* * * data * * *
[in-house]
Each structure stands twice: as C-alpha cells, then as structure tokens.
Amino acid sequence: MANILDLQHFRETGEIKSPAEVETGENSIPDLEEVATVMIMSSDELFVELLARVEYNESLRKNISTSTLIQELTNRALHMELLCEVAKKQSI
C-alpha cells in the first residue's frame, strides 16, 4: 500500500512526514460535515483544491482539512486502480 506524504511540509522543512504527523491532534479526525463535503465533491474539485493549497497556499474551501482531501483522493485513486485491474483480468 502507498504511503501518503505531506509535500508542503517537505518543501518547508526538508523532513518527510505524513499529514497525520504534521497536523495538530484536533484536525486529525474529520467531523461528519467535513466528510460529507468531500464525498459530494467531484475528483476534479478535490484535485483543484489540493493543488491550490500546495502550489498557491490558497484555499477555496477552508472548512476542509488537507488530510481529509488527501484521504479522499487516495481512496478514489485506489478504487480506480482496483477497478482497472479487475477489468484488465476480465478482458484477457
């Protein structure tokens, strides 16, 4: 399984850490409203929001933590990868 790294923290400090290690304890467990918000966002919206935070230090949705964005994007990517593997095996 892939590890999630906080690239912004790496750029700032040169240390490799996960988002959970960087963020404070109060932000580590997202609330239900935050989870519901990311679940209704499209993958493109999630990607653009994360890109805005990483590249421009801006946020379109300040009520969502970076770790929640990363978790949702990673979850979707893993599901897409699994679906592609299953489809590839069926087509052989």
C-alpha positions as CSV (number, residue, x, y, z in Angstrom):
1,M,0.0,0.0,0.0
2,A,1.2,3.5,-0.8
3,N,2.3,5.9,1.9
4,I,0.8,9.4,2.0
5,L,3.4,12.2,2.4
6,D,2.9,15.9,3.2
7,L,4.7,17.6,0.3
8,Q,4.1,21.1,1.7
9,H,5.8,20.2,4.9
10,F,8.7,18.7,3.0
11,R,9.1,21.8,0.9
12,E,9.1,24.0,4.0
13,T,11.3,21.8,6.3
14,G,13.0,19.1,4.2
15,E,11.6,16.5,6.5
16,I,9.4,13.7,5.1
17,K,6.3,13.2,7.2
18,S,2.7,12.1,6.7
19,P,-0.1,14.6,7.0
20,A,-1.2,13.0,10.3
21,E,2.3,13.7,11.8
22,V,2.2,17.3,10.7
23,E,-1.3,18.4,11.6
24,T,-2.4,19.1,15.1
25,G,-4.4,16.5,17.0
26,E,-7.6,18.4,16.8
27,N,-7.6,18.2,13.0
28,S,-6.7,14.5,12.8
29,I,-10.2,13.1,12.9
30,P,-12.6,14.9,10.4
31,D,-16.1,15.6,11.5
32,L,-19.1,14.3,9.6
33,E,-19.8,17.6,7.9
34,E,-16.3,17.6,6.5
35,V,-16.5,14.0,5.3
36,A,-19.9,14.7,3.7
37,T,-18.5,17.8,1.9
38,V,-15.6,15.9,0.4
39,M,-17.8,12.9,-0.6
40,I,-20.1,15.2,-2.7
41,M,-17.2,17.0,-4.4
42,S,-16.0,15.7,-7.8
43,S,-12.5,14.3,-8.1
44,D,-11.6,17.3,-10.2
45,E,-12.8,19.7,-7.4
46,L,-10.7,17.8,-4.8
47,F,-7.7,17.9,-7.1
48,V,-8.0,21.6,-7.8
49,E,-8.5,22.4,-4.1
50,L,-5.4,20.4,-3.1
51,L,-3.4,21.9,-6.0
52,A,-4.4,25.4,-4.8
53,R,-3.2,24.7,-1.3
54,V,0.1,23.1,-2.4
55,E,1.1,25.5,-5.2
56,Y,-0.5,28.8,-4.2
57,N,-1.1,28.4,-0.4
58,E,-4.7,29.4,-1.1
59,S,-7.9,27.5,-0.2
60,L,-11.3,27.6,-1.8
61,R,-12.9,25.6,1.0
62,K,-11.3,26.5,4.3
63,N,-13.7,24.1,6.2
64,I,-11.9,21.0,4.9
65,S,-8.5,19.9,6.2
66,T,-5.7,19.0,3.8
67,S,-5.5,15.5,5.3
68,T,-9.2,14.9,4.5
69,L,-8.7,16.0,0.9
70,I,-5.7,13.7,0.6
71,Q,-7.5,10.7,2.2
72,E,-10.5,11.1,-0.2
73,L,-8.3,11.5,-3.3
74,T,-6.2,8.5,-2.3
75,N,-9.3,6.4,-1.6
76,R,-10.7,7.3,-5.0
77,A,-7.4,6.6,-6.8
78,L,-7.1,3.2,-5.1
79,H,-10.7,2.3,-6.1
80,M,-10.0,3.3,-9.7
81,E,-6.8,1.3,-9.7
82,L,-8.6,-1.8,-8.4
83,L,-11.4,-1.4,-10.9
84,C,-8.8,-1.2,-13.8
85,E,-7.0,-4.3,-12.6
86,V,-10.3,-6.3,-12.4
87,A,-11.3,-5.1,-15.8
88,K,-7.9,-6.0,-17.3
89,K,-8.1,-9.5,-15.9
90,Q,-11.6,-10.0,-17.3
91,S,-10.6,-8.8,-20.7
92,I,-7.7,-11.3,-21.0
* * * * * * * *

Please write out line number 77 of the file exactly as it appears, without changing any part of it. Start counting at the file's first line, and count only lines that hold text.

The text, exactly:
71,Q,-7.5,10.7,2.2